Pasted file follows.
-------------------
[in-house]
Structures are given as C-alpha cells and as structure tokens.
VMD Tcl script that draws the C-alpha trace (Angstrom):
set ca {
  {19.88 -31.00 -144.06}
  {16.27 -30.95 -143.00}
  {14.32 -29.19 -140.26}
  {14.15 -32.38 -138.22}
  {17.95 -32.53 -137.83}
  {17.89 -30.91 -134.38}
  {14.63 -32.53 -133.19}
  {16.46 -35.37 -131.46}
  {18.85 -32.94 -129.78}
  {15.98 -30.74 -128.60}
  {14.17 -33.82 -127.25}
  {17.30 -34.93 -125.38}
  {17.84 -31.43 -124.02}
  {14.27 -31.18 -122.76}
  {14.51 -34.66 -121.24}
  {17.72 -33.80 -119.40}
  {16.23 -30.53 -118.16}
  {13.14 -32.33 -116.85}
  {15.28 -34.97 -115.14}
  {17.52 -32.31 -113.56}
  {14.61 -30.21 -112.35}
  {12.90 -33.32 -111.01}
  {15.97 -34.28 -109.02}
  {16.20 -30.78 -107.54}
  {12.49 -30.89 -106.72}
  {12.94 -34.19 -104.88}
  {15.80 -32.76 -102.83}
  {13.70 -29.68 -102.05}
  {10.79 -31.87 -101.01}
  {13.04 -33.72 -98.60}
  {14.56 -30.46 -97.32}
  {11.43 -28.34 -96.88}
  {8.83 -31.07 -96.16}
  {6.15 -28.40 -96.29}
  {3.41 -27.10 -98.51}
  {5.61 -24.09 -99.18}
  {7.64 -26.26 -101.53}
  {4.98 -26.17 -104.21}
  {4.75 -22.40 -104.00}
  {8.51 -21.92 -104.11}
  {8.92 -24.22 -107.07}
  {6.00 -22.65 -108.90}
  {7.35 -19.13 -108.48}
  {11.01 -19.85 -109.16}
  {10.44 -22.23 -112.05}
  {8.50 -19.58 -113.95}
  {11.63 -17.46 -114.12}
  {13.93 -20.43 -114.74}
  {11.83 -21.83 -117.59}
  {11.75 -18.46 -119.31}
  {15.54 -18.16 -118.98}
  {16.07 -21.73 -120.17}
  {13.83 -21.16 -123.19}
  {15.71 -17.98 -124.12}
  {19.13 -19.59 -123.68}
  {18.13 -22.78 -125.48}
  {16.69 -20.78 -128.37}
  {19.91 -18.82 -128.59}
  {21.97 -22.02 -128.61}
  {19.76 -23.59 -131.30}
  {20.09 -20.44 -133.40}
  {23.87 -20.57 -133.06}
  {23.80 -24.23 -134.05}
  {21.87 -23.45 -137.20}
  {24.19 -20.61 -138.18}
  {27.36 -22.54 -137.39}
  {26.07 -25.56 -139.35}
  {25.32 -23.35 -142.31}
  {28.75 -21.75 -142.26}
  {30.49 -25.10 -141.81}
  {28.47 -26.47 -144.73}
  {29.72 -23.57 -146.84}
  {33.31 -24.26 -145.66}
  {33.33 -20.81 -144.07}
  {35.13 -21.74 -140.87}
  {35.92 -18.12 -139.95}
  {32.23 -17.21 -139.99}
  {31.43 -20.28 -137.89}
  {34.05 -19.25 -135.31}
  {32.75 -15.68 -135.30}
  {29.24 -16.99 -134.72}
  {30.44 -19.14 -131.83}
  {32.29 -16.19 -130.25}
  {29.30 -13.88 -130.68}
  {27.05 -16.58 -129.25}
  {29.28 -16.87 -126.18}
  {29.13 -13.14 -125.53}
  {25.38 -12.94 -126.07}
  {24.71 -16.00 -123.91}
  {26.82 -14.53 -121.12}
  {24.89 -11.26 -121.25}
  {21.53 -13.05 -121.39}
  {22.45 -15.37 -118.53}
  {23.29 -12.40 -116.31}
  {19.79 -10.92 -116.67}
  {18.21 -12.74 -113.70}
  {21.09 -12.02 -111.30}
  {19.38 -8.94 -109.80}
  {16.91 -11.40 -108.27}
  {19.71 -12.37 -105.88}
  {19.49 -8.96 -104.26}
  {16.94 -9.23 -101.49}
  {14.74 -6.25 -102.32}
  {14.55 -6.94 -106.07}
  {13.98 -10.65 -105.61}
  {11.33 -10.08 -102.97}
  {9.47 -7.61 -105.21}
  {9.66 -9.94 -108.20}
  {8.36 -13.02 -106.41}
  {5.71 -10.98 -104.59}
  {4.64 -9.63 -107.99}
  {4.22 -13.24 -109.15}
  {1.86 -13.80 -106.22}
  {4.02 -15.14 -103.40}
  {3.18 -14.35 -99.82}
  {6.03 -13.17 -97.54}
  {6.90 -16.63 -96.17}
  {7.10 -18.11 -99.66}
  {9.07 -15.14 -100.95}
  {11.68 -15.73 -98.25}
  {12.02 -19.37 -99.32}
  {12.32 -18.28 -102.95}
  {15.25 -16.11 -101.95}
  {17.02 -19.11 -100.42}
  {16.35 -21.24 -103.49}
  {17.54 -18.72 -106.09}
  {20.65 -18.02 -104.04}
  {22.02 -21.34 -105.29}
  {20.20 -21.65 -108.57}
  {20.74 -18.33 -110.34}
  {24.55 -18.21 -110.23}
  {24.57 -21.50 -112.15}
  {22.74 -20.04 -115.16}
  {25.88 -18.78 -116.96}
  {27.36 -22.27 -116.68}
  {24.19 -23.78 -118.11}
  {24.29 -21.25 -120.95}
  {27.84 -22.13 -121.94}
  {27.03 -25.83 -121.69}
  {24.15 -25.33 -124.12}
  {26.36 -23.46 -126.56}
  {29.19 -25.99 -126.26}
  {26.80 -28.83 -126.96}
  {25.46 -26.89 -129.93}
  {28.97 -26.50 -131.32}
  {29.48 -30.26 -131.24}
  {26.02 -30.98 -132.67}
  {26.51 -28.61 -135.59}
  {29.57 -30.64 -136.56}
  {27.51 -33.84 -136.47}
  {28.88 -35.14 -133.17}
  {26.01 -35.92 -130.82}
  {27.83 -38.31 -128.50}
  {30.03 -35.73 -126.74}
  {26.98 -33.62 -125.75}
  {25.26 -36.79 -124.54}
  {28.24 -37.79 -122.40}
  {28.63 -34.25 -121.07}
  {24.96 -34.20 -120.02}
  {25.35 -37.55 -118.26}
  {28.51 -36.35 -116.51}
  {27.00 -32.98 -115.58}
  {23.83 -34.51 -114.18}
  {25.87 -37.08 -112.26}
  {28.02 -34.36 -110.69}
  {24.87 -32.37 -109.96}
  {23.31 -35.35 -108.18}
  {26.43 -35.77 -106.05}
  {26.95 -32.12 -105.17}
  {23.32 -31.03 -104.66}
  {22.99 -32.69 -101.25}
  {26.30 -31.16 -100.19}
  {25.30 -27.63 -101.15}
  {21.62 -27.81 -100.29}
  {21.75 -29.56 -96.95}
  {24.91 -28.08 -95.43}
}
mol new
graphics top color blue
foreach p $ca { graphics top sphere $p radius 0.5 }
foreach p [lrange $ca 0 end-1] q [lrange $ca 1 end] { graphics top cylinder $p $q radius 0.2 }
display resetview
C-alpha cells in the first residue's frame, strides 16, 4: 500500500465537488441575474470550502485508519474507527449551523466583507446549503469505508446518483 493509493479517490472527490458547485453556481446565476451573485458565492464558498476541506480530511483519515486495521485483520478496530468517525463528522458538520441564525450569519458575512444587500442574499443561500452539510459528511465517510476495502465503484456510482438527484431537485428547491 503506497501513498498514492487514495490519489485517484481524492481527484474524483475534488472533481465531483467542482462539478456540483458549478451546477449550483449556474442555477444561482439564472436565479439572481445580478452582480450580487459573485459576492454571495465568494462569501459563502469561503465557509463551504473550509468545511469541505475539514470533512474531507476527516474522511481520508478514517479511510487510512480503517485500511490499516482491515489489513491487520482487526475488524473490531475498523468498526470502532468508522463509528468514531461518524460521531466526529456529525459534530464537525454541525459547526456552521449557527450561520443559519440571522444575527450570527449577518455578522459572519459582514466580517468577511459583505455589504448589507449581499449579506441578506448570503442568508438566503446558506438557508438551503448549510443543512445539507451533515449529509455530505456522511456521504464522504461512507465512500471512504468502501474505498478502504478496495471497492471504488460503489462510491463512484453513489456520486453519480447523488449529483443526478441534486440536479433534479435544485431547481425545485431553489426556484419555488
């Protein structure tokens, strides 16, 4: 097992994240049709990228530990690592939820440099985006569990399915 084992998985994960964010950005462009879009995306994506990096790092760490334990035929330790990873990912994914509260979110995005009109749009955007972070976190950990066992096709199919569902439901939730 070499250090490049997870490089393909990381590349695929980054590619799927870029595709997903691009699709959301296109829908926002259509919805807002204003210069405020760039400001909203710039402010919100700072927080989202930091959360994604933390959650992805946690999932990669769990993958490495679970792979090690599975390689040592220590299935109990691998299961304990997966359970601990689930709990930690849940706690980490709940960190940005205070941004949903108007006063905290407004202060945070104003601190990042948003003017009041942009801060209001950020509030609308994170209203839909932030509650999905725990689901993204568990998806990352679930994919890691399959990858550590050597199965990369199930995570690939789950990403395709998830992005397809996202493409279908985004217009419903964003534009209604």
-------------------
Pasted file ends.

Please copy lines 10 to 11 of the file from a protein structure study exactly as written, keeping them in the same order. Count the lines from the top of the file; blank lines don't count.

  {17.89 -30.91 -134.38}
  {14.63 -32.53 -133.19}